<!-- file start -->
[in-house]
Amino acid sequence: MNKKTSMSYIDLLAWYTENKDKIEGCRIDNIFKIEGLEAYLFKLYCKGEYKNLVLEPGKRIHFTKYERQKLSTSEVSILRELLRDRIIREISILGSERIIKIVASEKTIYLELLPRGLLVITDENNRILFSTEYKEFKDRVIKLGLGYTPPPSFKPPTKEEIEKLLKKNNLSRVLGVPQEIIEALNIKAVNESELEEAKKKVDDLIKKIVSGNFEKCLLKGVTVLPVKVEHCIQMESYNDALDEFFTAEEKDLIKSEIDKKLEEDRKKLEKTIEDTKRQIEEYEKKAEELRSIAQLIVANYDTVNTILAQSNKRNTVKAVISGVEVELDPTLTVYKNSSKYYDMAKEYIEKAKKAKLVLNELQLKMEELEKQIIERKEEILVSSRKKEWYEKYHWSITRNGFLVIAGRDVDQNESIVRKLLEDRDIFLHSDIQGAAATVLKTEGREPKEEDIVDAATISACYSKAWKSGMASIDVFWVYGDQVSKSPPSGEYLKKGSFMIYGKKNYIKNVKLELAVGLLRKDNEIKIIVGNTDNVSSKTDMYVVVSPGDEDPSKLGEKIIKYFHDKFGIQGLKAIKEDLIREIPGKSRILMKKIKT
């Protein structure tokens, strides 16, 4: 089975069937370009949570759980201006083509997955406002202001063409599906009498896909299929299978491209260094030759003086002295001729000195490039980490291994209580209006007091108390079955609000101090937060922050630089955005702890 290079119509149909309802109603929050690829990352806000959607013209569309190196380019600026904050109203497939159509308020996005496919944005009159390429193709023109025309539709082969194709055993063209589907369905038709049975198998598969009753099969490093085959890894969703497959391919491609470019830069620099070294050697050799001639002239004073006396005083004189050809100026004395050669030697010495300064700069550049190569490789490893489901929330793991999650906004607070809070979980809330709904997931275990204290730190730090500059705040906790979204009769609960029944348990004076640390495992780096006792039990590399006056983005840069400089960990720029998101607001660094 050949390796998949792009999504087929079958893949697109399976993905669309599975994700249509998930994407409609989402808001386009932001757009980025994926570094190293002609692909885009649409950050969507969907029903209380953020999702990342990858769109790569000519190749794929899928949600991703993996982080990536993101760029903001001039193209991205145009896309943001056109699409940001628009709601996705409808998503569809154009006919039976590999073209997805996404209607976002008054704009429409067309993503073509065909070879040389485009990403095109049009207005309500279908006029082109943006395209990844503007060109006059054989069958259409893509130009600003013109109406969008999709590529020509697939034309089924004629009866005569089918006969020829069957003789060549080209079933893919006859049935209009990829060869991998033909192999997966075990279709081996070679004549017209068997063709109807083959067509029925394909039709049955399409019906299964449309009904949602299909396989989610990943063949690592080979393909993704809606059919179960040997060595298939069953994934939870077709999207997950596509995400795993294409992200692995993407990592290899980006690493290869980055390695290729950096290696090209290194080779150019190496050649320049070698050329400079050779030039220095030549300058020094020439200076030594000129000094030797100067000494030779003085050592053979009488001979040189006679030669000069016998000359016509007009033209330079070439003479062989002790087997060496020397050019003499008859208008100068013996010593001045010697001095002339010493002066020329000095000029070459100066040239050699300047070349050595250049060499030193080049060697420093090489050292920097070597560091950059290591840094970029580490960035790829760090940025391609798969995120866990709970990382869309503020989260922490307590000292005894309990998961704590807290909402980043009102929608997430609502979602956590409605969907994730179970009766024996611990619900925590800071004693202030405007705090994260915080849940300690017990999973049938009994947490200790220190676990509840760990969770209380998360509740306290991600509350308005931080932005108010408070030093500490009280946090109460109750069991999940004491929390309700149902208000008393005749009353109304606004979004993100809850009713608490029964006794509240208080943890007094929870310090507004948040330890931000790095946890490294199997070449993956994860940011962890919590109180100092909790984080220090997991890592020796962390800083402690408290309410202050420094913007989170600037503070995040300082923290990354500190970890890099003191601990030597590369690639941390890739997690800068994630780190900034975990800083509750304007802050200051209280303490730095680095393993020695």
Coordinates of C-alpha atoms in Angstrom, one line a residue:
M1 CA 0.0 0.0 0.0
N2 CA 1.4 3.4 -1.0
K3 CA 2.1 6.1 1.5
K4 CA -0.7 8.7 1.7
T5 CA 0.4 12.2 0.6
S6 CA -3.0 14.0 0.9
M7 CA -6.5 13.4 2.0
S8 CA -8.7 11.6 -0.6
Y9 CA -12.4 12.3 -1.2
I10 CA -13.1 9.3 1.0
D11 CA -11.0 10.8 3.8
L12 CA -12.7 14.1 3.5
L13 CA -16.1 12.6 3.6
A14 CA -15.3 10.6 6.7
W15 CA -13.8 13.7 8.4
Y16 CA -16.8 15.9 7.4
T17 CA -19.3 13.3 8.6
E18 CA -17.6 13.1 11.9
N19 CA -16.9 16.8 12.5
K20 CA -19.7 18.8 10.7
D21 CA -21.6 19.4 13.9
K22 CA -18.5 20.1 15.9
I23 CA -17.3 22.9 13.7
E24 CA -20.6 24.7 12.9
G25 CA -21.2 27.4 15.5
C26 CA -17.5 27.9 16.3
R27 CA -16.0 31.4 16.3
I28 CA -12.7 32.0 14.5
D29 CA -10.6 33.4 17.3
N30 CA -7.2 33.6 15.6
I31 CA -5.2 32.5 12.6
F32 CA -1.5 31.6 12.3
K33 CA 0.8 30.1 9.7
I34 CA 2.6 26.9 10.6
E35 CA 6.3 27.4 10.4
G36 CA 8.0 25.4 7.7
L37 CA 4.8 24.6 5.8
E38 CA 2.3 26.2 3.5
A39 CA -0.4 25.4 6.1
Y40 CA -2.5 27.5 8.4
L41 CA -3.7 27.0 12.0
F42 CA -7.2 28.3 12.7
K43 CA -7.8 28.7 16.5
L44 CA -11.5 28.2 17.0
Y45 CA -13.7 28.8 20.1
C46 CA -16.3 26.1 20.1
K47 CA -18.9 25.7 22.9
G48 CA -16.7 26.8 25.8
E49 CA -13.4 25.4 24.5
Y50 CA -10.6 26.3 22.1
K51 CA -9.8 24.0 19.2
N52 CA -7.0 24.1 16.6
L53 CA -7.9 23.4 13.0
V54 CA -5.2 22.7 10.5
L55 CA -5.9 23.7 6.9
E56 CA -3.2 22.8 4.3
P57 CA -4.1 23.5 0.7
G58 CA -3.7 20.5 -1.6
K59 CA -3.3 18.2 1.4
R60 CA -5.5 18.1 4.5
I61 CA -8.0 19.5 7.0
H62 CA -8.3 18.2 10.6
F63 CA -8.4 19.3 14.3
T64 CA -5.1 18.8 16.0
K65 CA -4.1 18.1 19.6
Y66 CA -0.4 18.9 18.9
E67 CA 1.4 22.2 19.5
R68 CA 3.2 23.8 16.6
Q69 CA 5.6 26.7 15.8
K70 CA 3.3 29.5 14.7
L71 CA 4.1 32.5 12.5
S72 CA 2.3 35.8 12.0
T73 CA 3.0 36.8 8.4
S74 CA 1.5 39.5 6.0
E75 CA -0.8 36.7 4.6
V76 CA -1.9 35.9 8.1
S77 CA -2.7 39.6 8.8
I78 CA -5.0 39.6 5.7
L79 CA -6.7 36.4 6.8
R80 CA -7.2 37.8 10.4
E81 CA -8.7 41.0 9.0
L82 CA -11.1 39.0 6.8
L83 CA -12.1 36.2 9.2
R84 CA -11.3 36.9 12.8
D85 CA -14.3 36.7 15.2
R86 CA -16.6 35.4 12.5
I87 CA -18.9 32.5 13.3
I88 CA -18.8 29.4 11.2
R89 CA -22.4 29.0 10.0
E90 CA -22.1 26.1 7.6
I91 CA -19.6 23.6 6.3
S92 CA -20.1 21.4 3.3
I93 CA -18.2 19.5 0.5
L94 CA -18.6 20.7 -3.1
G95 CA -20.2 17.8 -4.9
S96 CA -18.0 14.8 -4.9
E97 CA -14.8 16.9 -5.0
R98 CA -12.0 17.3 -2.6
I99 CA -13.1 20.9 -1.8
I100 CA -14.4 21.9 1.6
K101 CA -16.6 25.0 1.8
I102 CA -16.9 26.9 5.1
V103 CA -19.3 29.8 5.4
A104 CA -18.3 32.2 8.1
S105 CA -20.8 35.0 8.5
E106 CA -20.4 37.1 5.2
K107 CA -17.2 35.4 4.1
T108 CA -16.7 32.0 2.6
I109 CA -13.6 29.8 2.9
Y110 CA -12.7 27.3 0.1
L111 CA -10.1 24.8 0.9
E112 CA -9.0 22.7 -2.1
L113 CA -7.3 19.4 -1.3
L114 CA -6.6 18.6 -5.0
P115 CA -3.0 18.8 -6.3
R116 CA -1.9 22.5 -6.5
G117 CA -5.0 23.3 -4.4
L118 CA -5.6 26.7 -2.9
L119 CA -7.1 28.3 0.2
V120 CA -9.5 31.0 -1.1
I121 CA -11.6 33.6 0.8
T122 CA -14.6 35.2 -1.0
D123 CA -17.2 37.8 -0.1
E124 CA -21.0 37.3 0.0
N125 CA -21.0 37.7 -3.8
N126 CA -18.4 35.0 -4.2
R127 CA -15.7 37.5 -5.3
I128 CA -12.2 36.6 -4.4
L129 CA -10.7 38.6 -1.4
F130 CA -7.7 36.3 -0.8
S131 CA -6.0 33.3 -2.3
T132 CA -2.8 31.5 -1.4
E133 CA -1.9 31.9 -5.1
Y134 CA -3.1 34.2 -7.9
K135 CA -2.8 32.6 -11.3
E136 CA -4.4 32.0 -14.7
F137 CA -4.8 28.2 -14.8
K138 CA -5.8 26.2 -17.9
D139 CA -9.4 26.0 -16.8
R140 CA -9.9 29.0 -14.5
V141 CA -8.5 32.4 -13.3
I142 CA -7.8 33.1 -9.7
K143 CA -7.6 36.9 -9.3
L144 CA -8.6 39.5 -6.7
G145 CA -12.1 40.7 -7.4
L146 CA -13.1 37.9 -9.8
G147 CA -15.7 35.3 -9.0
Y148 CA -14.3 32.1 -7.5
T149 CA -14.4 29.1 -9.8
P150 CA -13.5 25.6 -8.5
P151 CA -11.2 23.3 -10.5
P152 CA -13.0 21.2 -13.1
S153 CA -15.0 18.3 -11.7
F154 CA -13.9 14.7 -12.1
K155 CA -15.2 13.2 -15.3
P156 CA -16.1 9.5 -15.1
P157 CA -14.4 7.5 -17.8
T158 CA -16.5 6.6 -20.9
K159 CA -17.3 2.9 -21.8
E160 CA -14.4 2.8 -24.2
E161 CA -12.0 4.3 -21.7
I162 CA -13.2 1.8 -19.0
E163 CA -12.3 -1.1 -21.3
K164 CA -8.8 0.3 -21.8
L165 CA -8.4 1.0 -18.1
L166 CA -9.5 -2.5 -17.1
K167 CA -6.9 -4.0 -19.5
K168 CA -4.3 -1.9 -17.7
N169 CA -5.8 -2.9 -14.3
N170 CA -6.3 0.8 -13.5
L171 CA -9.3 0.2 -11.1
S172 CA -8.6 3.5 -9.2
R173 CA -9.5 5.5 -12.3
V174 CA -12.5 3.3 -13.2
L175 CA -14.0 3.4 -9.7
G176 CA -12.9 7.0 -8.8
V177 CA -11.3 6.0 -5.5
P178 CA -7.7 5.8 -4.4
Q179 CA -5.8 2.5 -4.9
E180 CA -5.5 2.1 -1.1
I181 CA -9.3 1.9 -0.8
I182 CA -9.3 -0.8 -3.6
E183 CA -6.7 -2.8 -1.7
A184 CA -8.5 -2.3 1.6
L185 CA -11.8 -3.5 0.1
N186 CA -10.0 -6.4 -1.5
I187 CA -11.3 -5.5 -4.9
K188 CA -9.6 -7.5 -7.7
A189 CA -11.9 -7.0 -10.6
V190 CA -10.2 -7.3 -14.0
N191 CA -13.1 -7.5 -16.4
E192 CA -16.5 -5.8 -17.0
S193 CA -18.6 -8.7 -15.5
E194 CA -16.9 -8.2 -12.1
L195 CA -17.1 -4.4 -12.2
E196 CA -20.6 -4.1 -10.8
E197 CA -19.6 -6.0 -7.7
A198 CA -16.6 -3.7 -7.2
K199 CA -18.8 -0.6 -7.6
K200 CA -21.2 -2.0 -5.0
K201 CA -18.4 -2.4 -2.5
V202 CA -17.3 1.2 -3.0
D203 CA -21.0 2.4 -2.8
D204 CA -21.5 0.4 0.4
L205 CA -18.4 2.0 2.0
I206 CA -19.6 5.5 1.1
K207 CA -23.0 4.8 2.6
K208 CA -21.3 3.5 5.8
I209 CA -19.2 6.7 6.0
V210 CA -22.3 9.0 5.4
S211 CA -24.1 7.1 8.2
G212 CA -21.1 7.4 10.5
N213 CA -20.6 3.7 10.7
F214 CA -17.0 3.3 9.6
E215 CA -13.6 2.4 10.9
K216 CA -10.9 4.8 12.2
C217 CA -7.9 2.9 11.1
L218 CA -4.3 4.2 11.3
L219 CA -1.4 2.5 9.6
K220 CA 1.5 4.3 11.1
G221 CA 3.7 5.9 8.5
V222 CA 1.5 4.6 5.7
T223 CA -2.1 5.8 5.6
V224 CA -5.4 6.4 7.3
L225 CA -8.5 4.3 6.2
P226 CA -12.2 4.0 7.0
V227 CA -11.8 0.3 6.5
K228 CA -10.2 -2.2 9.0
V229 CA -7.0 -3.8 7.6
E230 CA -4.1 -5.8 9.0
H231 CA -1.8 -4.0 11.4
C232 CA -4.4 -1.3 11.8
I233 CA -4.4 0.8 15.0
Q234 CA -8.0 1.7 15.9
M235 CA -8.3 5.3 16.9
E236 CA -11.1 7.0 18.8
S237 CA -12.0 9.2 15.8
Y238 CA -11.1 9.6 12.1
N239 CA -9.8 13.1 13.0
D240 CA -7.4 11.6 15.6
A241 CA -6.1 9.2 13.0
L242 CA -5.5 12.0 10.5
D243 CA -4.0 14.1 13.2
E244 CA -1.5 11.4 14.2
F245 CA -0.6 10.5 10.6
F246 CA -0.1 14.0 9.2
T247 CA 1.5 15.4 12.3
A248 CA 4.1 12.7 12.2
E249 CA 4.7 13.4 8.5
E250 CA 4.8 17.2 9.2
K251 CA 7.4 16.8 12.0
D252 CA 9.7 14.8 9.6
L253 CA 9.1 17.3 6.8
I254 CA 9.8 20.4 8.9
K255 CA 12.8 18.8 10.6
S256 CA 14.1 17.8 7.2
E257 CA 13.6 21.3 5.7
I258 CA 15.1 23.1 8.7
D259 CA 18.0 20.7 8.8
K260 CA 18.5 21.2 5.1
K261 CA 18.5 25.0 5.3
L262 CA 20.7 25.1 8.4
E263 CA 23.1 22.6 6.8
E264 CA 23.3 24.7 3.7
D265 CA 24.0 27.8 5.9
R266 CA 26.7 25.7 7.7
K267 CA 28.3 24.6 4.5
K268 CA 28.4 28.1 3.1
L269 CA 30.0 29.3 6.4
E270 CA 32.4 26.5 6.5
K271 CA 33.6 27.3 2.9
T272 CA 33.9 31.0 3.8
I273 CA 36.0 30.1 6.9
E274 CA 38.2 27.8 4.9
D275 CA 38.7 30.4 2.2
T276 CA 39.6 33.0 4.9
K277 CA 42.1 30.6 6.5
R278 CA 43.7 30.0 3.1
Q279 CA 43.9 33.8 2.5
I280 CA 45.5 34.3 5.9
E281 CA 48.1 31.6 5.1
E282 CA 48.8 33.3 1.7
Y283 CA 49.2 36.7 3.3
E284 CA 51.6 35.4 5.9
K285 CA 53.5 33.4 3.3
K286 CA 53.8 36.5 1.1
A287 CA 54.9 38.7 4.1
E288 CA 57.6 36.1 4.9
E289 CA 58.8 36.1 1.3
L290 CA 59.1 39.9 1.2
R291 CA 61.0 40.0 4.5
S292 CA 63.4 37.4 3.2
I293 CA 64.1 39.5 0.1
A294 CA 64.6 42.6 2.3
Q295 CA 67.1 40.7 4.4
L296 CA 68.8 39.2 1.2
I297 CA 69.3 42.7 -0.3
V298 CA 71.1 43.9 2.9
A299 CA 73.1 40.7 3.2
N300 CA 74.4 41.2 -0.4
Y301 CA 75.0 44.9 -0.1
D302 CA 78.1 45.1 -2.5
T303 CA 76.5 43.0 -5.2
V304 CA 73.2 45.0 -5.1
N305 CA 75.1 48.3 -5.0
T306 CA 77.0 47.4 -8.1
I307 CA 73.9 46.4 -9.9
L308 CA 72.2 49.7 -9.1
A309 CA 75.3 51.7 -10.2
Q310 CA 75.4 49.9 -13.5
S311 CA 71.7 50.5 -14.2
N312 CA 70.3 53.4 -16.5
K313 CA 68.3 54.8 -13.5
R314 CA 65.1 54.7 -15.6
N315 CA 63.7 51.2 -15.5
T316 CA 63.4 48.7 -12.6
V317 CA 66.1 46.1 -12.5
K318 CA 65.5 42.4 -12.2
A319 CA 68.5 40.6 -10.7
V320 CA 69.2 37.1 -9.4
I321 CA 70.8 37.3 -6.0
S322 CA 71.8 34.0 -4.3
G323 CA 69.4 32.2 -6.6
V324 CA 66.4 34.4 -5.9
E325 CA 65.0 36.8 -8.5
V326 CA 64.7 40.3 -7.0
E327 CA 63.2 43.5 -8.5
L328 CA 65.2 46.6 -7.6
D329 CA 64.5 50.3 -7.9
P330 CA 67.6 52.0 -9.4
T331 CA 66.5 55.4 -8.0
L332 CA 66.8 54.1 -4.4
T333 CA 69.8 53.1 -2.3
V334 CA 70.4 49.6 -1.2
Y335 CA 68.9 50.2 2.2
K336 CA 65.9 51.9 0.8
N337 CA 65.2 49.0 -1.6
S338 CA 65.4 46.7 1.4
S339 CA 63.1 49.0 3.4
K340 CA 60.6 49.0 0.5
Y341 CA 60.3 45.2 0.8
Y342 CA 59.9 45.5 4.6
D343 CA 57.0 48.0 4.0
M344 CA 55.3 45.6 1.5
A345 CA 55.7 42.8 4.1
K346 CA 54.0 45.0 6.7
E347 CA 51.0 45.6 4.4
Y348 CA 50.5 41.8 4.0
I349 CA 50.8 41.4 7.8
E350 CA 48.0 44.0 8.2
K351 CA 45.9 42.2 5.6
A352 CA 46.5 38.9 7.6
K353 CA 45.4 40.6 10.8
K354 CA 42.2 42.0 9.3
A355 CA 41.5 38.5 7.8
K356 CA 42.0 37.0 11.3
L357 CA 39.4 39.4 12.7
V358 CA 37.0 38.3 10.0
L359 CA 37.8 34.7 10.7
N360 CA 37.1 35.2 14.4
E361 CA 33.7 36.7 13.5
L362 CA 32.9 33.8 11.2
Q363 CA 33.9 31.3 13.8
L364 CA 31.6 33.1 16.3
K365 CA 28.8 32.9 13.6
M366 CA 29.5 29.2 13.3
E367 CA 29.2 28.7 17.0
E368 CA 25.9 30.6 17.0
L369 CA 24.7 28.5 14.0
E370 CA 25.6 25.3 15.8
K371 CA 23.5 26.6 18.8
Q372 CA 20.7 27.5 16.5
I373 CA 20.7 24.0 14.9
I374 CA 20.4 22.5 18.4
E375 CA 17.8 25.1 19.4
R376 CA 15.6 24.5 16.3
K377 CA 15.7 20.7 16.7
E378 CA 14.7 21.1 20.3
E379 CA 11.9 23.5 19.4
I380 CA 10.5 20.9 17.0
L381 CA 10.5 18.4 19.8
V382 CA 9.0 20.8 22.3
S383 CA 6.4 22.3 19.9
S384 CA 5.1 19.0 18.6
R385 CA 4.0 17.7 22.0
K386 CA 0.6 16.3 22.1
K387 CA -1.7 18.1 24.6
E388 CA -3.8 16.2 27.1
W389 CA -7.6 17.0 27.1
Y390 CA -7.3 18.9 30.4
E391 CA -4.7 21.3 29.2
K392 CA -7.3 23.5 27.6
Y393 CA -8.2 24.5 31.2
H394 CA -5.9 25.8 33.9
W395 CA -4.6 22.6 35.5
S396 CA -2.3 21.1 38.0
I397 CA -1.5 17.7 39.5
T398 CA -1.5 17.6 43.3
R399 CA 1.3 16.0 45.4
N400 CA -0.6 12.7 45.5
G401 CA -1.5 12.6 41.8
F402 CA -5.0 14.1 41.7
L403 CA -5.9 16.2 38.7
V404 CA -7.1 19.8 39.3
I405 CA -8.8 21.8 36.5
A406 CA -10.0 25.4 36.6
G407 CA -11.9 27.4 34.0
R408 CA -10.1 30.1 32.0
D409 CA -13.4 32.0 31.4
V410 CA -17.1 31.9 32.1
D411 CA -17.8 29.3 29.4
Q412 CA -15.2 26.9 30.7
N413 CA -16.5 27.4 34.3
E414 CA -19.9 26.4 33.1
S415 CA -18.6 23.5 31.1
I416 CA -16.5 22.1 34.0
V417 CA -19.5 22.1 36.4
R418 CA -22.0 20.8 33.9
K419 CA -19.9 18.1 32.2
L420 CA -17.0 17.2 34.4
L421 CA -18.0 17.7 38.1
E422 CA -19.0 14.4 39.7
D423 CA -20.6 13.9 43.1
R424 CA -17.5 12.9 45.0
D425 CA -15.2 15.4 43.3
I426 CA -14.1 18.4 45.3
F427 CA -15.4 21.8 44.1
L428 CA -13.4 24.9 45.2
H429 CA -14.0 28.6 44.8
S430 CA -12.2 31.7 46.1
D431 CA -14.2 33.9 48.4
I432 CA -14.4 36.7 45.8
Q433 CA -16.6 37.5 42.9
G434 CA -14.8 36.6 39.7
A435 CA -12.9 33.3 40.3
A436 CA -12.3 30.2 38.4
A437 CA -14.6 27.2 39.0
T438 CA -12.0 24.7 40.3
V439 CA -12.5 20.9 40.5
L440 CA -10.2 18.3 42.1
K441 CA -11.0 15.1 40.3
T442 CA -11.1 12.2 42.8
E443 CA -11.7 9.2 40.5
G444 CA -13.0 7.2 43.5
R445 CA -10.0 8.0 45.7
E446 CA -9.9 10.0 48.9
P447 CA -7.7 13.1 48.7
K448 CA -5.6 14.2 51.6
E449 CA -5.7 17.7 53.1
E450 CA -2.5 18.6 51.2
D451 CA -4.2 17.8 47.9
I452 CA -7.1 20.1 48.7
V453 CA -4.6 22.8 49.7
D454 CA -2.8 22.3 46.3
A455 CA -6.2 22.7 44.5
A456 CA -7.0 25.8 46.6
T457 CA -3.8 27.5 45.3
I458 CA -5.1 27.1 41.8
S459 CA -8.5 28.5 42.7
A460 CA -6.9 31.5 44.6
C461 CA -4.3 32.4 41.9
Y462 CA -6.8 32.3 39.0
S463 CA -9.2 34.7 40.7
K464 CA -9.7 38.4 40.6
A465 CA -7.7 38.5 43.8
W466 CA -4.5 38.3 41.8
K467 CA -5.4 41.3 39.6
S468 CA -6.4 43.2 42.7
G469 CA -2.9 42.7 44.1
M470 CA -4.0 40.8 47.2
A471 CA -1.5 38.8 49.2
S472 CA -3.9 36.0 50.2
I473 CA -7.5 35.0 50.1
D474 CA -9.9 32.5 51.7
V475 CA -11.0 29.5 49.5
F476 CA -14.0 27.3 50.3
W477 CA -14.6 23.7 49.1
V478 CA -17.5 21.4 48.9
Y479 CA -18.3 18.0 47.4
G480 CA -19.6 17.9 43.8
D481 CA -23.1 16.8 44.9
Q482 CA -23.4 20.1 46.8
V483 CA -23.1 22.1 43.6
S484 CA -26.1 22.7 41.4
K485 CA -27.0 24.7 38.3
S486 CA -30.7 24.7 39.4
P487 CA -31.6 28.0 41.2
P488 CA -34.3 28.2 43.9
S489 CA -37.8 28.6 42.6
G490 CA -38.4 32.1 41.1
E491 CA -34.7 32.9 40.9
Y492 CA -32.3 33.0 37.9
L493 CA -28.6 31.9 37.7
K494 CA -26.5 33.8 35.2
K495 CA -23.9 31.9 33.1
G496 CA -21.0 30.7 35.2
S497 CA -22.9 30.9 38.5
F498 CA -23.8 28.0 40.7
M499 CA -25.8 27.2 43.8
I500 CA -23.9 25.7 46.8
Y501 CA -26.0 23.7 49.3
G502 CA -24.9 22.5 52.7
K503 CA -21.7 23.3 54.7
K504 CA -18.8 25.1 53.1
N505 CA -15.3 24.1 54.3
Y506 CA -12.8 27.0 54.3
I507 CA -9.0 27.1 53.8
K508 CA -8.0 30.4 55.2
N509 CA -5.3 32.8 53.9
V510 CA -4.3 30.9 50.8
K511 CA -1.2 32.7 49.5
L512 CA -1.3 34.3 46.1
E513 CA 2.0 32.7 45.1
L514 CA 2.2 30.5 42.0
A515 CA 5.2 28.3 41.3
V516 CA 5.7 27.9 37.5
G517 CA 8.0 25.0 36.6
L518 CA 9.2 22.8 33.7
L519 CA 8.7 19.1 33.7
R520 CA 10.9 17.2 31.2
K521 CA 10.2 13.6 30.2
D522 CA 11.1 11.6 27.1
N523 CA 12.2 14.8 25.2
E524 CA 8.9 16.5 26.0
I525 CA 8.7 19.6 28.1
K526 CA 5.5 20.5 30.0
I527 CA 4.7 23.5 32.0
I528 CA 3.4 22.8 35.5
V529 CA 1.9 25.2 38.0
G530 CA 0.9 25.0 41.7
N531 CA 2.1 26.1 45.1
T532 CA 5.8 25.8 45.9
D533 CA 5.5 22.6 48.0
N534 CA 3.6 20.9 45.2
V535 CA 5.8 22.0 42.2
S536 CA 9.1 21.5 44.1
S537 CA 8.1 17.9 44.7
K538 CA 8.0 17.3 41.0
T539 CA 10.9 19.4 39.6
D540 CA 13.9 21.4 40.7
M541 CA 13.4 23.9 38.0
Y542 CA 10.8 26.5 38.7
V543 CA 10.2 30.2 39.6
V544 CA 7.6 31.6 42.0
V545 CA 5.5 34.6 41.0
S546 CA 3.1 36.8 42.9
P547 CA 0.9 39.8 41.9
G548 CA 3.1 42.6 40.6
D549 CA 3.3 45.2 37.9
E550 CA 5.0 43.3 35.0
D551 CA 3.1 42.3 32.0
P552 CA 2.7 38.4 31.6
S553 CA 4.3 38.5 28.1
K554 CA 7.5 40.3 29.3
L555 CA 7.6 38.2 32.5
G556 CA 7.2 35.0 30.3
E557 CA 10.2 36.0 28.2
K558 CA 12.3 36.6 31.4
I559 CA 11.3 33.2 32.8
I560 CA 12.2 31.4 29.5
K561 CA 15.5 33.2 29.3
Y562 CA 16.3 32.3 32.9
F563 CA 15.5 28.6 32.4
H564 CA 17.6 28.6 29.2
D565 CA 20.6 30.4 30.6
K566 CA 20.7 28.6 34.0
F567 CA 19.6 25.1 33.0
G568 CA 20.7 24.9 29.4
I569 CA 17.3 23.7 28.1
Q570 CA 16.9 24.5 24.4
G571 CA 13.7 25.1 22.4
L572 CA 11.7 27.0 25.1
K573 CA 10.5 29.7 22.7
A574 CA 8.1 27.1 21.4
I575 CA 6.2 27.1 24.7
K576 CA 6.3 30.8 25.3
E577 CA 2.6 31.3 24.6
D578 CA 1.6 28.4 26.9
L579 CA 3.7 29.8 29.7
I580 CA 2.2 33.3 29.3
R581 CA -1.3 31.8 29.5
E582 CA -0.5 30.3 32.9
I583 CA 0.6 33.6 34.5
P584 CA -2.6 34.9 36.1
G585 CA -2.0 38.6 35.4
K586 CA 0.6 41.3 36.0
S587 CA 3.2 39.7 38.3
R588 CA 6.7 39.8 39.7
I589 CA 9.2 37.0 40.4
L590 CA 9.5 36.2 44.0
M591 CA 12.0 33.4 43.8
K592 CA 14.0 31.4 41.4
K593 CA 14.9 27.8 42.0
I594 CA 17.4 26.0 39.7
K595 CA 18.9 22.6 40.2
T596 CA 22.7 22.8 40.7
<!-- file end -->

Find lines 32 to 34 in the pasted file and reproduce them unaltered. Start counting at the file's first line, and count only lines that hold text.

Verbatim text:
I28 CA -12.7 32.0 14.5
D29 CA -10.6 33.4 17.3
N30 CA -7.2 33.6 15.6